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PHOSPHO1 Gene DNA Methylations are Associated with a Change in HDL-C Response to Simvastatin Treatment

[ Vol. 26 , Issue. 38 ]


Juanlin Fan, Qianru Cai, Di Zhang, Justin Weinstock, Xiaoxiao Qu and Shanqun Jiang*   Pages 4944 - 4952 ( 9 )


Objective: Our aim was to detect the effects of DNA methylations in the phosphoethanolamine/ phosphocholine phosphatase (PHOSPHO1) gene on the therapeutic efficacy of simvastatin.

Methods: We used an extreme sampling approach by selecting 211 individuals from approximately the top and bottom 15% of adjusted lipid-lowering response residuals to simvastatin (n=104 for the high response group and n=107 for the low response group) from a total of 734 subjects with hyperlipidemia. They received a daily oral dose of 20 mg simvastatin for eight consecutive weeks. DNA methylation loci at the PHOSPHO1 gene were measured using high-throughput next-generation sequencing-based sequencing technology. Fasting serum lipids were measured at baseline and after eight weeks of simvastatin treatment.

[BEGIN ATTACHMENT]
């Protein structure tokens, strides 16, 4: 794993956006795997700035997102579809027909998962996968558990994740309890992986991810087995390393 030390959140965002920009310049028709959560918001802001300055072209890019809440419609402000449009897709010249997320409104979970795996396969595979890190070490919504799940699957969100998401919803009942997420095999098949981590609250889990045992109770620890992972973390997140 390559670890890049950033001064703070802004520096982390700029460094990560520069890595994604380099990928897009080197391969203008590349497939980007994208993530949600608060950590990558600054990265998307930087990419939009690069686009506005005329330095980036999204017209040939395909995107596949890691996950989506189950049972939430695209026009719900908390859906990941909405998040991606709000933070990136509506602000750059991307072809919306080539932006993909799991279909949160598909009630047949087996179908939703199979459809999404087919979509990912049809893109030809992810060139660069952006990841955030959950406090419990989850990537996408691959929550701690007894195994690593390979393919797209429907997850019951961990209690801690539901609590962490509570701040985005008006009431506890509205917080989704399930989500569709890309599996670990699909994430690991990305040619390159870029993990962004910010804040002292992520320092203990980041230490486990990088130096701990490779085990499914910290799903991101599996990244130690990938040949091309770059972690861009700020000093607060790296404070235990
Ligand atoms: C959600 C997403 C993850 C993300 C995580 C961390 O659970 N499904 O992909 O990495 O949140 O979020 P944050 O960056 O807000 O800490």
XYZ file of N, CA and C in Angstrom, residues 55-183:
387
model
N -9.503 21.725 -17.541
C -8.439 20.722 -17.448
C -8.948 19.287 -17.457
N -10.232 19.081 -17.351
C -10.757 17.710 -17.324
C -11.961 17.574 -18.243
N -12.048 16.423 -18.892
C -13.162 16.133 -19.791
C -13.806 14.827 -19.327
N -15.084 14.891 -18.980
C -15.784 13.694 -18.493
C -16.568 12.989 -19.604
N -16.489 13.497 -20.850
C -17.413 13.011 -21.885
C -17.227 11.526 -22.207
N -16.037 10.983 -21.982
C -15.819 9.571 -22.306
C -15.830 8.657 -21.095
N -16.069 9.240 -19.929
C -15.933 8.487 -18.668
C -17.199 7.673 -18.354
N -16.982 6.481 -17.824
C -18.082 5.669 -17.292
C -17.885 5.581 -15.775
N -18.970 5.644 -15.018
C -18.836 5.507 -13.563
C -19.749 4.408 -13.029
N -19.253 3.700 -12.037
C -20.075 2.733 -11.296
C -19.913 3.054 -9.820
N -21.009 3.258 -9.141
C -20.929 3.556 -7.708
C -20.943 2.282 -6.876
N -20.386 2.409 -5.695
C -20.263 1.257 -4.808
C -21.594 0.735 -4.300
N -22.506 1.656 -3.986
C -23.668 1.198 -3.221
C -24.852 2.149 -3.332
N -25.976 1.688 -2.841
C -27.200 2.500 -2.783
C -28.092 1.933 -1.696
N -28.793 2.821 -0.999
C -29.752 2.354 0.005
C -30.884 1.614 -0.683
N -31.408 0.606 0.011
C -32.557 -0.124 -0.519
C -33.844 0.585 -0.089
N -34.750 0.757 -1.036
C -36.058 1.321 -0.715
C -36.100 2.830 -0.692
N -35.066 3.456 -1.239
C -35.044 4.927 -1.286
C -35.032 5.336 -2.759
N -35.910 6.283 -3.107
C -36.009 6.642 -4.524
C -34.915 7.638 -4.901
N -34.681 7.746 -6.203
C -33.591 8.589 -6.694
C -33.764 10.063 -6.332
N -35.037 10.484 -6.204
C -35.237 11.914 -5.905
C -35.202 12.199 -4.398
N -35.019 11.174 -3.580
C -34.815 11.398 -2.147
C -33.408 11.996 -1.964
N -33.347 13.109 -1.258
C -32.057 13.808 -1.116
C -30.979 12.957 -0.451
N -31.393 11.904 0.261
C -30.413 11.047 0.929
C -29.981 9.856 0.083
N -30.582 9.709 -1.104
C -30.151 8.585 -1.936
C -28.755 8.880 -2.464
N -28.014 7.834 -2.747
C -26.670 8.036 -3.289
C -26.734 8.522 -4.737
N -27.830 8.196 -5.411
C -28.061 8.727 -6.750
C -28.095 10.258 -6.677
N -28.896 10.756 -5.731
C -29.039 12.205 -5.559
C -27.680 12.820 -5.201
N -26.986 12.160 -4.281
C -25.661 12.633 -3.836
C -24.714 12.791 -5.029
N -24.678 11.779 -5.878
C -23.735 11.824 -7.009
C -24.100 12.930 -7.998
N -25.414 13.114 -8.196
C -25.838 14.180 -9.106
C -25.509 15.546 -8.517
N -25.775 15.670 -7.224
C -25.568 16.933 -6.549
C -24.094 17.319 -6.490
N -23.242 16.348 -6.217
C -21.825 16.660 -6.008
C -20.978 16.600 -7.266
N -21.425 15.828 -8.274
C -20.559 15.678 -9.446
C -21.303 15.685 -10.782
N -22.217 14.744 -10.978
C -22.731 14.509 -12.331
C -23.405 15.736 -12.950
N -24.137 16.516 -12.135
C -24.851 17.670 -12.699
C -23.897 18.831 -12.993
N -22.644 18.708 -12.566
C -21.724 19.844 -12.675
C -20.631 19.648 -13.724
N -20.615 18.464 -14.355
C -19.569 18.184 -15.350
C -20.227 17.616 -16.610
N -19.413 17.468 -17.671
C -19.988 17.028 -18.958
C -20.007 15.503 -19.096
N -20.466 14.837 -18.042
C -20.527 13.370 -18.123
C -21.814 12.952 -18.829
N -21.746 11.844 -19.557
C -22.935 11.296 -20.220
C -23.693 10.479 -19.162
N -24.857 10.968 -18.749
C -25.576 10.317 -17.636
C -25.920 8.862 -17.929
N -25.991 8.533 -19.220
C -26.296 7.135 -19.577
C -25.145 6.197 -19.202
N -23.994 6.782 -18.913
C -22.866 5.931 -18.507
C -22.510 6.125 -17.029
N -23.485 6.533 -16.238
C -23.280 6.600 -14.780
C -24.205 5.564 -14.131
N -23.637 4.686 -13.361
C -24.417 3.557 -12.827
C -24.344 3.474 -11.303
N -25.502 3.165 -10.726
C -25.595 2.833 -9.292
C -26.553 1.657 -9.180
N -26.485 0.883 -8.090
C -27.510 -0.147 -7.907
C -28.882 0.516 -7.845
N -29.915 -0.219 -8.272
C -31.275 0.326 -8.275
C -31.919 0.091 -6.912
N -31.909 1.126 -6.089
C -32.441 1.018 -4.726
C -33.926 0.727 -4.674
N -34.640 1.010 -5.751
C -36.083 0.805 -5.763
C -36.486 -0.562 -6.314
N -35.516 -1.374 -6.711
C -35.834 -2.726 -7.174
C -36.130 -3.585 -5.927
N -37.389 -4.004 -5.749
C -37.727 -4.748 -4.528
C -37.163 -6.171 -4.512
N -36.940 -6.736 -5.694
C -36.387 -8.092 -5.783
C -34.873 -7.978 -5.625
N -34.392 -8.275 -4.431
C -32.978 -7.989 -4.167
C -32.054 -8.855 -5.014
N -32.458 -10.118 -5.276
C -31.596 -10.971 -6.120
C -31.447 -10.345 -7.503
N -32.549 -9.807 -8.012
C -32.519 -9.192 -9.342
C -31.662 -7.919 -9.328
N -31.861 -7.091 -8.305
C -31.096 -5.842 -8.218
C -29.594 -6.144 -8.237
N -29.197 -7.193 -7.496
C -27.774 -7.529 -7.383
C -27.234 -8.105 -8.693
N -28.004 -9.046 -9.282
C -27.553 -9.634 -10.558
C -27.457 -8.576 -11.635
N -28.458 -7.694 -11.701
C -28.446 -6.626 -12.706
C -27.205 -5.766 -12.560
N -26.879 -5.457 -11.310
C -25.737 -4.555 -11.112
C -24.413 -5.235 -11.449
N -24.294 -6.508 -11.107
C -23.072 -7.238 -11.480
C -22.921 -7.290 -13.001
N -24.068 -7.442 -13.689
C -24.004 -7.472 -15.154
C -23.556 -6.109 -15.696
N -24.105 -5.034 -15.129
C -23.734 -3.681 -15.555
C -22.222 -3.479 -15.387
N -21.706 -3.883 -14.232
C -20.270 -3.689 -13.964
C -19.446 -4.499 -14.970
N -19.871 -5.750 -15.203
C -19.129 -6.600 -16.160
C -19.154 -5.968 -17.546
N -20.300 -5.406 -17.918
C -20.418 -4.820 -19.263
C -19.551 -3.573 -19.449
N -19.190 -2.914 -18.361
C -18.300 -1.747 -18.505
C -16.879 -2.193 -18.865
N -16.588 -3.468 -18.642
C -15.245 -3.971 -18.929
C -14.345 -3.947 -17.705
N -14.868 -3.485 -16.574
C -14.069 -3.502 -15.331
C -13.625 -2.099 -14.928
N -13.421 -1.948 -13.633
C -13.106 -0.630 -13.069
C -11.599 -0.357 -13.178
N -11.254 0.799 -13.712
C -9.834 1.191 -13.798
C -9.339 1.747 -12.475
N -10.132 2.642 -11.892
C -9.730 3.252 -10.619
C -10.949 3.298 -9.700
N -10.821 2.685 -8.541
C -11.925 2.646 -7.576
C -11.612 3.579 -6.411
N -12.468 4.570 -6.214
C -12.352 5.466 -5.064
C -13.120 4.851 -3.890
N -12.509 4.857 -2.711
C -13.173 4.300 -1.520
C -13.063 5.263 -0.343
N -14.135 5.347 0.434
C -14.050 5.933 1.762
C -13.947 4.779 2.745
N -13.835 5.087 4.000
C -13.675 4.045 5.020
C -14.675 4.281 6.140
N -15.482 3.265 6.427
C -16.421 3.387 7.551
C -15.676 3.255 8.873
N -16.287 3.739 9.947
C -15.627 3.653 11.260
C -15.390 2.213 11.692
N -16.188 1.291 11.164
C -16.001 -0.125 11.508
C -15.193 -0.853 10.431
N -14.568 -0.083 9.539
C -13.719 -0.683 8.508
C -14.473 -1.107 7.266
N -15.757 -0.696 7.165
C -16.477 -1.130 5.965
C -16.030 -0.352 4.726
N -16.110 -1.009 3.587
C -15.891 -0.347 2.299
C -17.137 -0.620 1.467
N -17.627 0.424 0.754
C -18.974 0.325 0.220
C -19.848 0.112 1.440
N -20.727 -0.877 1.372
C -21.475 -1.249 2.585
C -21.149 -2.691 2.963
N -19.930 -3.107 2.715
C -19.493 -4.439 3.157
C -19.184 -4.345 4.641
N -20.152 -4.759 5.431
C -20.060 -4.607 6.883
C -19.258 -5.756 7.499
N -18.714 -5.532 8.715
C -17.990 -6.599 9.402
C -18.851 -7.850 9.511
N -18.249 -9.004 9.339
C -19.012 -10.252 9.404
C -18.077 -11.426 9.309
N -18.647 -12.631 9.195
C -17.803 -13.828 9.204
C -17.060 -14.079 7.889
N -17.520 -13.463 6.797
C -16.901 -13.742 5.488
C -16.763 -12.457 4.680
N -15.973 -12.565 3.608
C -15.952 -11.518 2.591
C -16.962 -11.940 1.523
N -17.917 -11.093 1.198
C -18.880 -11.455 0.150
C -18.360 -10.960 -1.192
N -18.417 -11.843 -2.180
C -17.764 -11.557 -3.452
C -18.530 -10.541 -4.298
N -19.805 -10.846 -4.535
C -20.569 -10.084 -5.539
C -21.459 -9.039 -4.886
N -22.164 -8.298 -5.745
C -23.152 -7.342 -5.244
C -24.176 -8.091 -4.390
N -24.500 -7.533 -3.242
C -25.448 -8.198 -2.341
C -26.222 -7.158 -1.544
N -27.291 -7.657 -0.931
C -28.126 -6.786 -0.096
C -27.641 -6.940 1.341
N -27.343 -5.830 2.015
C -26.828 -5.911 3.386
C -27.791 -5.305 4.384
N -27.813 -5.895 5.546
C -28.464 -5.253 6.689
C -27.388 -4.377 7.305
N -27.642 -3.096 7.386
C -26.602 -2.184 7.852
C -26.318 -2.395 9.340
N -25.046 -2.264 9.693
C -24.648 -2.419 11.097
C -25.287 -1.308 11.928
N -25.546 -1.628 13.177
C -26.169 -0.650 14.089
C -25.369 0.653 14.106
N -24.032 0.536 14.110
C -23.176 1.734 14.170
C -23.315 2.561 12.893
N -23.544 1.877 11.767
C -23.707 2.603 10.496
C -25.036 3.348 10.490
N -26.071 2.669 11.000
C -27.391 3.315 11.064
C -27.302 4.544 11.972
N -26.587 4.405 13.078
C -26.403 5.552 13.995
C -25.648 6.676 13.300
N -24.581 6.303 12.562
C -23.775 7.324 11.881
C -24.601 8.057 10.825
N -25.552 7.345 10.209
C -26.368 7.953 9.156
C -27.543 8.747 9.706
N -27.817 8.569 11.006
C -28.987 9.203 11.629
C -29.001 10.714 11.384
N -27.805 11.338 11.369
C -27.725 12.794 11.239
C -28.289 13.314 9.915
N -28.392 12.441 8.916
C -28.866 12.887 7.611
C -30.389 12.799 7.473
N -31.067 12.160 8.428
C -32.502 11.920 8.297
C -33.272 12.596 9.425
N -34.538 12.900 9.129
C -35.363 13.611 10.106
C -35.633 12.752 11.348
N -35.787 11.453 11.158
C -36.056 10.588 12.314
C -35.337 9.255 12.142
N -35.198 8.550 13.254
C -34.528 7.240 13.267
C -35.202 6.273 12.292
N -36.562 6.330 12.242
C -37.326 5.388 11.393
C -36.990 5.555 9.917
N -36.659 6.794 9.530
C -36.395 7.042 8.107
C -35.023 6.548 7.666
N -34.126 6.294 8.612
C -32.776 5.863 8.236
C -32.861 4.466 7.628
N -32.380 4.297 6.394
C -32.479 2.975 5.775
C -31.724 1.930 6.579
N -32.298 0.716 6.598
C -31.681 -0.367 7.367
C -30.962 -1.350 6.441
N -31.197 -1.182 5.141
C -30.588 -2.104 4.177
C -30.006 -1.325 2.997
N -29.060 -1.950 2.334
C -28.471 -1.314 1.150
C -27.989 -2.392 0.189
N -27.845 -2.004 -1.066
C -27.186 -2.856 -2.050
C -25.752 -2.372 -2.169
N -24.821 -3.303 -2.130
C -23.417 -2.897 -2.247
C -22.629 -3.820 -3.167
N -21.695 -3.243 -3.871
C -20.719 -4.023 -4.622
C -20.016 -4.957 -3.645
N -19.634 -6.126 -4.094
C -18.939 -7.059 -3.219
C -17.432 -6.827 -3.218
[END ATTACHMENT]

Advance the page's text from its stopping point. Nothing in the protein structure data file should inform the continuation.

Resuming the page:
Results: Mean PHOSPHO1 DNA methylation had a significant negative correlation with high-density lipoprotein cholesterol (HDL-C) variation (β=-0.014, P=0.045) in the high response group. After stratifying by body mass index (BMI), the associations between the PHOSPHO1 DNA methylations and the change in HDL-C in response to simvastatin were more significant in obese subjects with a BMI of 25 kg/m2 or higher (β=-0.027, P=0.002). Mean PHOSPHO1 methylation and traditional predictors could explain up to 24.7% (adjusted R2) of the change in HDL-C response in obese patients. There was a statistically significant additive interaction term (P=0.028) between BMI and mean PHOSPHO1 methylation in the model of the change in HDL-C in response to simvastatin.

Conclusion: Our findings suggest that PHOSPHO1 DNA methylations are associated with a change in HDL-C in response to simvastatin treatment, and this association is especially dependent on the extent of patient obesity.


PHOSPHO1, DNA methylation, Hyperlipidemia, Simvastatin, lipoprotein, phosphocholine.


School of Life Sciences, Anhui University, Hefei, School of Life Sciences, Anhui University, Hefei, School of Life Sciences, Anhui University, Hefei, Department of Statistics, University of Virginia, Charlottesville, VA, Center for Genetics & Genomics Analysis, Genesky Biotechnologies Inc., Shanghai, School of Life Sciences, Anhui University, Hefei

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